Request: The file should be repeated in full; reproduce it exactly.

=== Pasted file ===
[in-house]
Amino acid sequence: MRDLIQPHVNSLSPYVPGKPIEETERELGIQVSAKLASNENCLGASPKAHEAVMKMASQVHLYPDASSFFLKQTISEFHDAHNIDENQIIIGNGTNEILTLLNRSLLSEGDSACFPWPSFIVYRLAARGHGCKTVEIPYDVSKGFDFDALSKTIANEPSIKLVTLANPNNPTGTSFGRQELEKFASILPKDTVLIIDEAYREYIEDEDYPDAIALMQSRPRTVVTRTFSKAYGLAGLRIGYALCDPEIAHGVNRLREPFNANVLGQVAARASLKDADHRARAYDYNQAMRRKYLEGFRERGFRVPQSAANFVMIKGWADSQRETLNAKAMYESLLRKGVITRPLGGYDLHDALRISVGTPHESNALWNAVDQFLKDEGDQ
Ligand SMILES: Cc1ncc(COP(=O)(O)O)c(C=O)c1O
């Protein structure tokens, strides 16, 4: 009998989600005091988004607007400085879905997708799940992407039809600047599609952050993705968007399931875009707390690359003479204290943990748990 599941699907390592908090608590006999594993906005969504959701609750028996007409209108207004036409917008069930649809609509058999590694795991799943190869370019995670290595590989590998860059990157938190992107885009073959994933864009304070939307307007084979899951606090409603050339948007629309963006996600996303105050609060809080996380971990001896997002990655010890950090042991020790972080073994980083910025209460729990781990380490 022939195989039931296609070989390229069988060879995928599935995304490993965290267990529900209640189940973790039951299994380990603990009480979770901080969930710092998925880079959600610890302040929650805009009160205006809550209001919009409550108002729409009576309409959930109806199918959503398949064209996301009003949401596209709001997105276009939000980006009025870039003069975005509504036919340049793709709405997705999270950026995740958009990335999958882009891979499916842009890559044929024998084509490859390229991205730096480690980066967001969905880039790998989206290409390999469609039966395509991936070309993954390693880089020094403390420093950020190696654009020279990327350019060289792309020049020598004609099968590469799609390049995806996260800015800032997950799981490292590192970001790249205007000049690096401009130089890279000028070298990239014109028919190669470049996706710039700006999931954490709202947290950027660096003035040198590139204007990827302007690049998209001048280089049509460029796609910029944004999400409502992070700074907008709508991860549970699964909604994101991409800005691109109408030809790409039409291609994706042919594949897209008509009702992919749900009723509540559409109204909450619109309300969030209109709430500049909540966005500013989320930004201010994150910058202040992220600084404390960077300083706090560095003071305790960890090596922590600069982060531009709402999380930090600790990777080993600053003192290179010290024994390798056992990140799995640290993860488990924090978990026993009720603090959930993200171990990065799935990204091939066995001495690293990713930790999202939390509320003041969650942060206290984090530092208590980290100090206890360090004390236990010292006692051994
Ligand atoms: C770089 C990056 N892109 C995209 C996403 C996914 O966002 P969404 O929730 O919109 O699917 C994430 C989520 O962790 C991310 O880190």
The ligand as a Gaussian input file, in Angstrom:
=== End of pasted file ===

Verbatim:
[in-house]
Amino acid sequence: MRDLIQPHVNSLSPYVPGKPIEETERELGIQVSAKLASNENCLGASPKAHEAVMKMASQVHLYPDASSFFLKQTISEFHDAHNIDENQIIIGNGTNEILTLLNRSLLSEGDSACFPWPSFIVYRLAARGHGCKTVEIPYDVSKGFDFDALSKTIANEPSIKLVTLANPNNPTGTSFGRQELEKFASILPKDTVLIIDEAYREYIEDEDYPDAIALMQSRPRTVVTRTFSKAYGLAGLRIGYALCDPEIAHGVNRLREPFNANVLGQVAARASLKDADHRARAYDYNQAMRRKYLEGFRERGFRVPQSAANFVMIKGWADSQRETLNAKAMYESLLRKGVITRPLGGYDLHDALRISVGTPHESNALWNAVDQFLKDEGDQ
Ligand SMILES: Cc1ncc(COP(=O)(O)O)c(C=O)c1O
């Protein structure tokens, strides 16, 4: 009998989600005091988004607007400085879905997708799940992407039809600047599609952050993705968007399931875009707390690359003479204290943990748990 599941699907390592908090608590006999594993906005969504959701609750028996007409209108207004036409917008069930649809609509058999590694795991799943190869370019995670290595590989590998860059990157938190992107885009073959994933864009304070939307307007084979899951606090409603050339948007629309963006996600996303105050609060809080996380971990001896997002990655010890950090042991020790972080073994980083910025209460729990781990380490 022939195989039931296609070989390229069988060879995928599935995304490993965290267990529900209640189940973790039951299994380990603990009480979770901080969930710092998925880079959600610890302040929650805009009160205006809550209001919009409550108002729409009576309409959930109806199918959503398949064209996301009003949401596209709001997105276009939000980006009025870039003069975005509504036919340049793709709405997705999270950026995740958009990335999958882009891979499916842009890559044929024998084509490859390229991205730096480690980066967001969905880039790998989206290409390999469609039966395509991936070309993954390693880089020094403390420093950020190696654009020279990327350019060289792309020049020598004609099968590469799609390049995806996260800015800032997950799981490292590192970001790249205007000049690096401009130089890279000028070298990239014109028919190669470049996706710039700006999931954490709202947290950027660096003035040198590139204007990827302007690049998209001048280089049509460029796609910029944004999400409502992070700074907008709508991860549970699964909604994101991409800005691109109408030809790409039409291609994706042919594949897209008509009702992919749900009723509540559409109204909450619109309300969030209109709430500049909540966005500013989320930004201010994150910058202040992220600084404390960077300083706090560095003071305790960890090596922590600069982060531009709402999380930090600790990777080993600053003192290179010290024994390798056992990140799995640290993860488990924090978990026993009720603090959930993200171990990065799935990204091939066995001495690293990713930790999202939390509320003041969650942060206290984090530092208590980290100090206890360090004390236990010292006692051994
Ligand atoms: C770089 C990056 N892109 C995209 C996403 C996914 O966002 P969404 O929730 O919109 O699917 C994430 C989520 O962790 C991310 O880190």
The ligand as a Gaussian input file, in Angstrom: